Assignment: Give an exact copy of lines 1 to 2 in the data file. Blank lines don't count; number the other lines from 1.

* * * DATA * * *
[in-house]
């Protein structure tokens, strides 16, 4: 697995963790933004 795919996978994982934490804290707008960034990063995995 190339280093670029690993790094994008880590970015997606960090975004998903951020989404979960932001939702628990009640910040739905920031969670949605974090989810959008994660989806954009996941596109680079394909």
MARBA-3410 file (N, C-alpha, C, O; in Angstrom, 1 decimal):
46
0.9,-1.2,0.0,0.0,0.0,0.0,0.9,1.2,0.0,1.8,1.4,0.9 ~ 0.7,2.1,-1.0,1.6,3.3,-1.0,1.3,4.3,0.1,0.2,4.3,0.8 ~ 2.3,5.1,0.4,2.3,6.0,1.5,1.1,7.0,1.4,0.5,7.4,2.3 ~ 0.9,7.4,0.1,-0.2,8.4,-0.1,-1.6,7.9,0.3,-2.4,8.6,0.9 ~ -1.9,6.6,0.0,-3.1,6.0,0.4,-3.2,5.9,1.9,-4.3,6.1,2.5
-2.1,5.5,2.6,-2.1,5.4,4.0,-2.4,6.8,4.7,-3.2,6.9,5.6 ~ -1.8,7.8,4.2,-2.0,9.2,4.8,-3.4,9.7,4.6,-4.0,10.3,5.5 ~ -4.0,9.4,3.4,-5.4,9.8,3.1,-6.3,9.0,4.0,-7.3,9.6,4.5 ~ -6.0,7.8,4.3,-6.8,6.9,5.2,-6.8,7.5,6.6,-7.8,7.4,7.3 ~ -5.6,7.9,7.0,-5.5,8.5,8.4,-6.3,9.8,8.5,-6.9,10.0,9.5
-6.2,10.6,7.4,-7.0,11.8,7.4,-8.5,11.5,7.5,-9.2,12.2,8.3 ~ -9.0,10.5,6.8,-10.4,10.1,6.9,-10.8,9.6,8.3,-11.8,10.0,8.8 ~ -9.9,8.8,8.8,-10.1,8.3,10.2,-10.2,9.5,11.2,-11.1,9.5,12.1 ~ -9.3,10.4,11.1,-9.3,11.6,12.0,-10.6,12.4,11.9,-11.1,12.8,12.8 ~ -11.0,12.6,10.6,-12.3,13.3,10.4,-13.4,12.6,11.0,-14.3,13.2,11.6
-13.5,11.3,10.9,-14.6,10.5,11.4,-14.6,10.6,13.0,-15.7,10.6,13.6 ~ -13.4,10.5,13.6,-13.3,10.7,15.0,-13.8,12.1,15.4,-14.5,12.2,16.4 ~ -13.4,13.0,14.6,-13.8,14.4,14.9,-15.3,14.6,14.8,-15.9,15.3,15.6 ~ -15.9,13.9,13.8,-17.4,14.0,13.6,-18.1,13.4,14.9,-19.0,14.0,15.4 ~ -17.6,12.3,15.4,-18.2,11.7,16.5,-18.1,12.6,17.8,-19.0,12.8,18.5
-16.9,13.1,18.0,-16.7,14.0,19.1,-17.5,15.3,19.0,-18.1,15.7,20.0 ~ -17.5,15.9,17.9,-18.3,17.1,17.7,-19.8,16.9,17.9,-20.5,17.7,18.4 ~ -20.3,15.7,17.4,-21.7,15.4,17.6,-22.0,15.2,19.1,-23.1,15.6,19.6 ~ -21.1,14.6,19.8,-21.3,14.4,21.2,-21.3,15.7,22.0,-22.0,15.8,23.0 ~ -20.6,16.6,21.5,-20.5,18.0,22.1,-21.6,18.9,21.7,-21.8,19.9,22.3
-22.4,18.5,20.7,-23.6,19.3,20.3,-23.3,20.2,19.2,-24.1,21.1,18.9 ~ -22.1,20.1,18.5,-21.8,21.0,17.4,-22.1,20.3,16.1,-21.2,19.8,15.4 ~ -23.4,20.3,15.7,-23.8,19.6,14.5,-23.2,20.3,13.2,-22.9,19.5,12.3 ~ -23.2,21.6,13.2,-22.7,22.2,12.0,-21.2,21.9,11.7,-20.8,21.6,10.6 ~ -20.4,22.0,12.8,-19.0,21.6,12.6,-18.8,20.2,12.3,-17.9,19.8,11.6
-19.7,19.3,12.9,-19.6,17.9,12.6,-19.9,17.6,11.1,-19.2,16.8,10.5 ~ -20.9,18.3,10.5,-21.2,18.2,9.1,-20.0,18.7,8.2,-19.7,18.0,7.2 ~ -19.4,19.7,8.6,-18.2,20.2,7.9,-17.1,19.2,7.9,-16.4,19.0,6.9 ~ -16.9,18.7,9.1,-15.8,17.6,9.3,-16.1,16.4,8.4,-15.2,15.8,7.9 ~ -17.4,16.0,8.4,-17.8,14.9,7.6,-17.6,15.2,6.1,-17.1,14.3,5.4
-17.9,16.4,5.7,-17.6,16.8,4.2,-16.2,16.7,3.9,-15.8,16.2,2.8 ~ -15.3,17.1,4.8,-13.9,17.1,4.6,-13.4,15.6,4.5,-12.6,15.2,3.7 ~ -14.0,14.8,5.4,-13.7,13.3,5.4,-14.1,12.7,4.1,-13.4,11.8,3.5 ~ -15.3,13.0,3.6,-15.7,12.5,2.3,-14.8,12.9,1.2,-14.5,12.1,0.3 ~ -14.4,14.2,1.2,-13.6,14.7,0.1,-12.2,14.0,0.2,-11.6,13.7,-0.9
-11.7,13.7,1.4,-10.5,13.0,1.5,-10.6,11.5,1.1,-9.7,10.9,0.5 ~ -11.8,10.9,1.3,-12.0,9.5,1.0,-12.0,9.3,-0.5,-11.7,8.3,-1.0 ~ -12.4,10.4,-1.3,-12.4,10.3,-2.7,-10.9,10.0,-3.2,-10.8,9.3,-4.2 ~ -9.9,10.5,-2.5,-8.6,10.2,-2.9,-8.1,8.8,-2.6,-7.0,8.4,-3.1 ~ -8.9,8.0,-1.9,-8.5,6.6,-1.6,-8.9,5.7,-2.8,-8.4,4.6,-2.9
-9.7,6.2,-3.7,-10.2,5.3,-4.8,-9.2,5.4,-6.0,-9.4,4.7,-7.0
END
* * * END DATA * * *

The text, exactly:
[in-house]
């Protein structure tokens, strides 16, 4: 697995963790933004 795919996978994982934490804290707008960034990063995995 190339280093670029690993790094994008880590970015997606960090975004998903951020989404979960932001939702628990009640910040739905920031969670949605974090989810959008994660989806954009996941596109680079394909």